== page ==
Okay, I’ll admit it. I don’t have it all together. You know those times I posted a picture with pride, or said we’re doing just fine, or made it look easy to parent a kid with a disability? That might have been a straight up lie, or it might have been me just trying to convince myself that I was qualified to do this job, or maybe we were finally having a good day.


But you see, the world is set up in such a way that people with disabilities, specifically my kid, are handed the short end of the stick day after day – and that’s if anyone bothers to hand them a stick at all. I have to watch her get looked over again and again: in jobs, by the waitress at the restaurant, in love.


What I do have going for me is that most of the time, I see potential. I see beauty in my kid and how quickly she picks up languages and how hard working she is. And I forget that the rest of the world looks at her and sees, first and foremost, the disability.


And so I am going on my merry way, thinking we’re okay, when reality hits. A boy toys with her affection, is verbally abusive. A boss refuses to give her tasks I know she’s capable of doing. A waitress asks me what she wants instead of her. Someone almost pushes her over in the grocery store and gets mad at me for defending her (I admit, I was a little…honey badger-ish.)


In those times, I fall into the vortex of thinking like they do. Of wondering if my kid will ever have the life they deserve, rather than the one they didn’t ask for. I start seeing limits instead of possibilities.


And at these times, I will admit it to you: I NEED HELP.


I need you to question me further when I say we’re just fine.


I need you to beat the bushes with me, leaning on your own contacts, to help me find her a job, a doctor, a boyfriend.


I need you to give me a hug when the world is unfair.


I need you to understand that I’m not uniquely qualified or gifted to do this; I’m totally faking it, and I’m just as flummoxed as you would be if it was your kid.


I need you to stop treating me like a saint; I’m not.


I need you to be angry with me that the world is shitty and unfair; that all else being equal, my kid gets passed over through no fault of her own.


I need you to stop saying, “You’re the perfect mother for a kid with a disability.”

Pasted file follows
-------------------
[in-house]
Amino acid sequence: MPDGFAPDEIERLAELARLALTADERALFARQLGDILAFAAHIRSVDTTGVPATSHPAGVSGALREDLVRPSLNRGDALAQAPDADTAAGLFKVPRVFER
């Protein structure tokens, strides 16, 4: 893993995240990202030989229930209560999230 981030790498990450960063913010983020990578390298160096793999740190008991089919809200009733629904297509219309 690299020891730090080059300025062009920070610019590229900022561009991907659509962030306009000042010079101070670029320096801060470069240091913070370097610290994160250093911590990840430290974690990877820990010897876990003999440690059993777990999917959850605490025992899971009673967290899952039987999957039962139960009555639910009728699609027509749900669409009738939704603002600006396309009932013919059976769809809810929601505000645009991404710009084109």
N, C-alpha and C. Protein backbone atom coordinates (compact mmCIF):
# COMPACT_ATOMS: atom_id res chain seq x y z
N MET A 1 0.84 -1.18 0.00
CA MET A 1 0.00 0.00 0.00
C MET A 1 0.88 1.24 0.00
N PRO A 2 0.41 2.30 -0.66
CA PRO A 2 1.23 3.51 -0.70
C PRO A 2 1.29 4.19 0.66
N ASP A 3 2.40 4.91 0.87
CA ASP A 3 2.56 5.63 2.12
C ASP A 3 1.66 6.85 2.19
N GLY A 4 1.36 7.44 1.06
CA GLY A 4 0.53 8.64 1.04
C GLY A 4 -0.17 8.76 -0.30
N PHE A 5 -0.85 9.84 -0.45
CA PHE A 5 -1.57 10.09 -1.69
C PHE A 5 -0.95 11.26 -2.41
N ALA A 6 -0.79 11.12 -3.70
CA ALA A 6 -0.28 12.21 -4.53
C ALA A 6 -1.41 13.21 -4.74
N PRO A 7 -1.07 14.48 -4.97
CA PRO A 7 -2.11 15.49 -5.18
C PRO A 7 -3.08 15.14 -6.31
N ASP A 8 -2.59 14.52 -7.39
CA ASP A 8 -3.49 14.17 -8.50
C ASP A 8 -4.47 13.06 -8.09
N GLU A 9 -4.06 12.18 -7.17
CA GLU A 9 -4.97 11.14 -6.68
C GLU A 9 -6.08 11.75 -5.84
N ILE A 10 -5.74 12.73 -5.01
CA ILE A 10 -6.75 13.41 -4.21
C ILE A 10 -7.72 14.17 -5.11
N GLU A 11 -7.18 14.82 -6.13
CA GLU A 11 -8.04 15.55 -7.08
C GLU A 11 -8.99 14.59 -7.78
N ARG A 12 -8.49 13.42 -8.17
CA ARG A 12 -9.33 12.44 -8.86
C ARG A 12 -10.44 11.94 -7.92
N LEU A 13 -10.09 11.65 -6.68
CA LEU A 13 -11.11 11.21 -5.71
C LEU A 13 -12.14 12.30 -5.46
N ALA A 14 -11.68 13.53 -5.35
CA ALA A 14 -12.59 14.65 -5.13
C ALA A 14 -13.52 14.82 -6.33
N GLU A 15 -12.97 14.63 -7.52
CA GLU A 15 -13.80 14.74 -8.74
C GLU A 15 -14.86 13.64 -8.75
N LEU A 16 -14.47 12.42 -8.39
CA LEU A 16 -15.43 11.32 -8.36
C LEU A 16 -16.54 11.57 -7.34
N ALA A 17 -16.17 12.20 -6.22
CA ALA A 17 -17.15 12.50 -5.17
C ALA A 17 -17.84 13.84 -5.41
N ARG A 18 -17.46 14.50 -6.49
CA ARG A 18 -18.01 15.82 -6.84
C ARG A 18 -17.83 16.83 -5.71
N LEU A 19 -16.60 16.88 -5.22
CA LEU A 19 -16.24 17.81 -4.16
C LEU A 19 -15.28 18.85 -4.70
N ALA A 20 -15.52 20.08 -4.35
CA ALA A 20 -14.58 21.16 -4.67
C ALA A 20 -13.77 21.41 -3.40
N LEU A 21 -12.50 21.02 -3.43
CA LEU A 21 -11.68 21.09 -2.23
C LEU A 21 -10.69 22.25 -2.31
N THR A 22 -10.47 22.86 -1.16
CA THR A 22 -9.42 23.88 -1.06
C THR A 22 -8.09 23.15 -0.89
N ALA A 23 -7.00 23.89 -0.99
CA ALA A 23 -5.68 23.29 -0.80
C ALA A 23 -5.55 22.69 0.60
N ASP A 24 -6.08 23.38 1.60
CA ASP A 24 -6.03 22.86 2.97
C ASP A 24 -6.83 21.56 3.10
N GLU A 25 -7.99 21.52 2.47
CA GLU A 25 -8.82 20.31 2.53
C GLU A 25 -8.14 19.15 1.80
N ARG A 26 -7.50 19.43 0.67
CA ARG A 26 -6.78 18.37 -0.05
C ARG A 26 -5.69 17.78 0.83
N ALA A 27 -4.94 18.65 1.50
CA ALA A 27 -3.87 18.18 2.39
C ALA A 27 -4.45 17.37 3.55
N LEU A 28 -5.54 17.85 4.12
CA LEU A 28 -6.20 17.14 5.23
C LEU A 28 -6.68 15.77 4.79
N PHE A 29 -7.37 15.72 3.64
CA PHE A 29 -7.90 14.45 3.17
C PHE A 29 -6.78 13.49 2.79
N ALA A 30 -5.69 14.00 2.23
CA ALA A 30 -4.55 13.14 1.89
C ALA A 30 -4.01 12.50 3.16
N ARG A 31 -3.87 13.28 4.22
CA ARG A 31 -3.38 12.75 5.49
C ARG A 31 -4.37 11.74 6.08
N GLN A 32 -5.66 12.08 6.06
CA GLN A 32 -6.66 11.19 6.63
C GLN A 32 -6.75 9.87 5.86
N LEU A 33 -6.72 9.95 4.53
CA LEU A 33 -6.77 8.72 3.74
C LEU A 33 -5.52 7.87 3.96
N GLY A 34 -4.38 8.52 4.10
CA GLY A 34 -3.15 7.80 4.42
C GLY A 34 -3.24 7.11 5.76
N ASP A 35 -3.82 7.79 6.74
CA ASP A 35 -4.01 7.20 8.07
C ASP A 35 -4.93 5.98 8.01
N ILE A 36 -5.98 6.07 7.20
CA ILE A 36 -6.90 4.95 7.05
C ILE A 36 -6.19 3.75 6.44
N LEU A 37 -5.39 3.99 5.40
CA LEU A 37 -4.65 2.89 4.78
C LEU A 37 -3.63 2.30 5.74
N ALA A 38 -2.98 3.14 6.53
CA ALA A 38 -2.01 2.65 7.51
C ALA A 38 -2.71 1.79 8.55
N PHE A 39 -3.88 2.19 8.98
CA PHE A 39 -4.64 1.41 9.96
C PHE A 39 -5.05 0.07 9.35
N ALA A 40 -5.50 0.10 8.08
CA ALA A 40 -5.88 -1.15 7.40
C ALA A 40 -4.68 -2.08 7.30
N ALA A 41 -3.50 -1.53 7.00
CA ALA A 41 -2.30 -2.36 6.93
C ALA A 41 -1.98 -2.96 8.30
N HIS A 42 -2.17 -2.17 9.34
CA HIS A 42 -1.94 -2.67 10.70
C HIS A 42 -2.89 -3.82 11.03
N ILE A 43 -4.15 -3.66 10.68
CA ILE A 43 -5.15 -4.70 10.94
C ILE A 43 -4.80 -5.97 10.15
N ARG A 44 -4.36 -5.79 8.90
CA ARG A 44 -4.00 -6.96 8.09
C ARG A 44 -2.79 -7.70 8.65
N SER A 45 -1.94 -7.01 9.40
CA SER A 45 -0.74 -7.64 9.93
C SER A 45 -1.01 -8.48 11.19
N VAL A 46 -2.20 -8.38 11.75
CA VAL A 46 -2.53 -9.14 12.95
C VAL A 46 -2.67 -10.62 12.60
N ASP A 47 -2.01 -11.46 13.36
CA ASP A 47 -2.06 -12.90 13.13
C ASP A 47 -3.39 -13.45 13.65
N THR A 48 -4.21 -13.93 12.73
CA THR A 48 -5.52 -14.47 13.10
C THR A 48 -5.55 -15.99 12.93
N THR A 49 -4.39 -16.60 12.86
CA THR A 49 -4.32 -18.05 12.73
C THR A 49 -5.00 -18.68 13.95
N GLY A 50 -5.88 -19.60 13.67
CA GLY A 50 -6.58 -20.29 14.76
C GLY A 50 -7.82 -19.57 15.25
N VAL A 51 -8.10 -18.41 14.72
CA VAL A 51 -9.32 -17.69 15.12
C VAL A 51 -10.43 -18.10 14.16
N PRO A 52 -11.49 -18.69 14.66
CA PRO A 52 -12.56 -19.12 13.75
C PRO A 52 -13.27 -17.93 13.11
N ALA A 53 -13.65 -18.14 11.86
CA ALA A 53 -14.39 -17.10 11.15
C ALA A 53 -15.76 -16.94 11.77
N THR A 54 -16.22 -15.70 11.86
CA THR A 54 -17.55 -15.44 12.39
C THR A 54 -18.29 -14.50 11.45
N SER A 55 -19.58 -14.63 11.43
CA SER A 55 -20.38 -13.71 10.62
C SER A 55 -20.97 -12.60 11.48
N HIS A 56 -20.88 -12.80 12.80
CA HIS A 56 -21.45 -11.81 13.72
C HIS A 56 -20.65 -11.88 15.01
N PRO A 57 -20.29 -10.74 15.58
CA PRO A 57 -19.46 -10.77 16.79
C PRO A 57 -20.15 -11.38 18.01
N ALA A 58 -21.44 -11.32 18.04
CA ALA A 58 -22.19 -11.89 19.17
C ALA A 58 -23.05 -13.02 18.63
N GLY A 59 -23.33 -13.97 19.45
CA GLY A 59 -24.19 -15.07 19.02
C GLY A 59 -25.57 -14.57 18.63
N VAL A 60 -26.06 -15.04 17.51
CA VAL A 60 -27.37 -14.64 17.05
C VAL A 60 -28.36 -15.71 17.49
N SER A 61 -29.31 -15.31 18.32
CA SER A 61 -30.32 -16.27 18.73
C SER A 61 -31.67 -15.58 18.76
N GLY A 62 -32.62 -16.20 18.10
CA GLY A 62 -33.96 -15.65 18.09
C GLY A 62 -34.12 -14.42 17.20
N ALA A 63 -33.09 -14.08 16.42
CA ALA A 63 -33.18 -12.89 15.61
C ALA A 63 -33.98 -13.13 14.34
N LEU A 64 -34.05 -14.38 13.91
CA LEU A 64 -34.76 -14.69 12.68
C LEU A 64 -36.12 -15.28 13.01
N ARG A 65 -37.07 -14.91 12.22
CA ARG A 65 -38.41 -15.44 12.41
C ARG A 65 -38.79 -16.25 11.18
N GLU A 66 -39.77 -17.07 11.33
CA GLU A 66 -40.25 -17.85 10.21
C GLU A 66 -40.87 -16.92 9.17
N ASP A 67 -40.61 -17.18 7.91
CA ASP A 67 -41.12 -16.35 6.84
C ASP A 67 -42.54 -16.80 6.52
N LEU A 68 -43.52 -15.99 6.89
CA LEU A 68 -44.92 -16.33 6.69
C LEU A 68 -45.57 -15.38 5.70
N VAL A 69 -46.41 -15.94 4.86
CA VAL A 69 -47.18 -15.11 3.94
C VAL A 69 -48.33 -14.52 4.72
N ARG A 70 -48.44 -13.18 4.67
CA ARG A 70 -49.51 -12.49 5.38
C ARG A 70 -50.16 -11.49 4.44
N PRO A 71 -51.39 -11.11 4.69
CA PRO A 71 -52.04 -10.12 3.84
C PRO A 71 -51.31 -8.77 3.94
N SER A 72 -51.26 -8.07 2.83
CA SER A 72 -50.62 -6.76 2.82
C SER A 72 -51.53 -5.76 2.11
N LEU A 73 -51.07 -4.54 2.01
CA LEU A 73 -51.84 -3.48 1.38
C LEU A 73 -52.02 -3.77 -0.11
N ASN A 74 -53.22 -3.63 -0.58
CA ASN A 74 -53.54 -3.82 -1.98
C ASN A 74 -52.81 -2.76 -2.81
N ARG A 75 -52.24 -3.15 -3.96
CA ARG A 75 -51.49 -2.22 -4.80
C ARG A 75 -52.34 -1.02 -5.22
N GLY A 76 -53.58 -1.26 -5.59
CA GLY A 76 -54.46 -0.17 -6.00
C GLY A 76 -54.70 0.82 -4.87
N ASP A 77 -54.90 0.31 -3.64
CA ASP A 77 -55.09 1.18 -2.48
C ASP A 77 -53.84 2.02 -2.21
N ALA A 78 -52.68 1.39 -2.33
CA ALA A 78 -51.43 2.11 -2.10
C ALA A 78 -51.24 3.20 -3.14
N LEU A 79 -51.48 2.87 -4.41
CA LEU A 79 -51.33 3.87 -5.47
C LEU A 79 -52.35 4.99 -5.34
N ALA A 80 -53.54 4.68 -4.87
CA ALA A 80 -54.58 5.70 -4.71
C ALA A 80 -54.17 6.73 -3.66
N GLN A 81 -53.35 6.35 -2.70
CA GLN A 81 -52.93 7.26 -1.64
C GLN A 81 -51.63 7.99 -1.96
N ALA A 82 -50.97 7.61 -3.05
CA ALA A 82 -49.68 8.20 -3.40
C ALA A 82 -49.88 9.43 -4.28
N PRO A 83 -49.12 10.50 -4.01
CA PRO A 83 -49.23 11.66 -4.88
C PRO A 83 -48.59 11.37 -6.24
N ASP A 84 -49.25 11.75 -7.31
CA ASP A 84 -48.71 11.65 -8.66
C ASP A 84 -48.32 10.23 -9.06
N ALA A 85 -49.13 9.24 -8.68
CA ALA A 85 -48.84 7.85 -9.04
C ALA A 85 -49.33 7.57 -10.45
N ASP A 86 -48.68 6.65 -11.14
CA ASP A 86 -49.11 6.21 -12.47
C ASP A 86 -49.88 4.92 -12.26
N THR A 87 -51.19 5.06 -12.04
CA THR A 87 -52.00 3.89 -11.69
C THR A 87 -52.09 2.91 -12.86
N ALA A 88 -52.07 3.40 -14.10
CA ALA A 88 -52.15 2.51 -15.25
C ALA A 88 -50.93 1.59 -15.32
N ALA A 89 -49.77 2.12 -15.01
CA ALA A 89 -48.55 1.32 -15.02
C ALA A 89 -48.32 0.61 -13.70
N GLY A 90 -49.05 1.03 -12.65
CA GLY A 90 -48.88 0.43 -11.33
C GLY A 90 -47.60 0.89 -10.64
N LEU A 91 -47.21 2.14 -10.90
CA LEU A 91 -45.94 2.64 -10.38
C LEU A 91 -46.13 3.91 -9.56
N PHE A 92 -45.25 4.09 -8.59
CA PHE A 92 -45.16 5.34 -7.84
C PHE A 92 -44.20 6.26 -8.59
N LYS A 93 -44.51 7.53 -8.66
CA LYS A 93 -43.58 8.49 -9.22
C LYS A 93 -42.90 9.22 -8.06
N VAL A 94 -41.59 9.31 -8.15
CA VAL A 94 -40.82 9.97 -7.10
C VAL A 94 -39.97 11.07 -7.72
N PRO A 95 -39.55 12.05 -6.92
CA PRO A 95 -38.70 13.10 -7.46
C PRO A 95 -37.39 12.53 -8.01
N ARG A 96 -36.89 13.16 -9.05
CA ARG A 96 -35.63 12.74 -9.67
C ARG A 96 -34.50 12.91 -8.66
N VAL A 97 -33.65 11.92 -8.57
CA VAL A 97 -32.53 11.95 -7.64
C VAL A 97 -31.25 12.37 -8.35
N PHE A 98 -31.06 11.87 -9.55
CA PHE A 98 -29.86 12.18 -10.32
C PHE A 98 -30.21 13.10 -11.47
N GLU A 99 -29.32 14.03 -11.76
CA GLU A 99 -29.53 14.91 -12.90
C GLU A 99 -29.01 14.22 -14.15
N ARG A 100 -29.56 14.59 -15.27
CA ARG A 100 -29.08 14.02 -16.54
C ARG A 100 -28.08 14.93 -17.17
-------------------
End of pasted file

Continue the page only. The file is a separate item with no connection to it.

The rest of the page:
I need you to remind me what I’m doing right, because I forget every day, and focus on everything I’ve done wrong.


I need you to vote for people who will respect my child and improve their quality of life.


I need you (the great big YOU out there, world,) to give my kid a chance in the workplace.


I need you to give my child meaningful employment. She can do a lot more than wash dishes.


I need you to offer to give me a break, to help with my responsibilities.


I need you to understand that every day, I’m on high alert for discrimination, and that it makes me chronically anxious. And sometimes that makes me short and cranky with you.


I need you to invest in resources that help my kid, and other kids like my kid.


I would really love to cheerfully say that I can do this by myself, that I’ve got this. You certainly are under no obligation to do help me in any way. I can limp along.


But if I’m being honest here, I need for you to take Herman Melville’s quote to heart:


“We cannot live only for ourselves. A thousand fibers connect us with our fellow men; and among those fibers, as sympathetic threads, our actions run as causes, and they come back to us as effects.”


Your kid doesn’t have a disability. And I’m happy for that, and I know you have a million other things to think about in raising them. But I truly believe in the South African concept of Ubuntu – “I am because we are.” We are all better when we can pitch in our resources and help each other hold up half the sky.

You can make a difference for my kid, and for me.

I would be so grateful; and I will return the same to you in spades.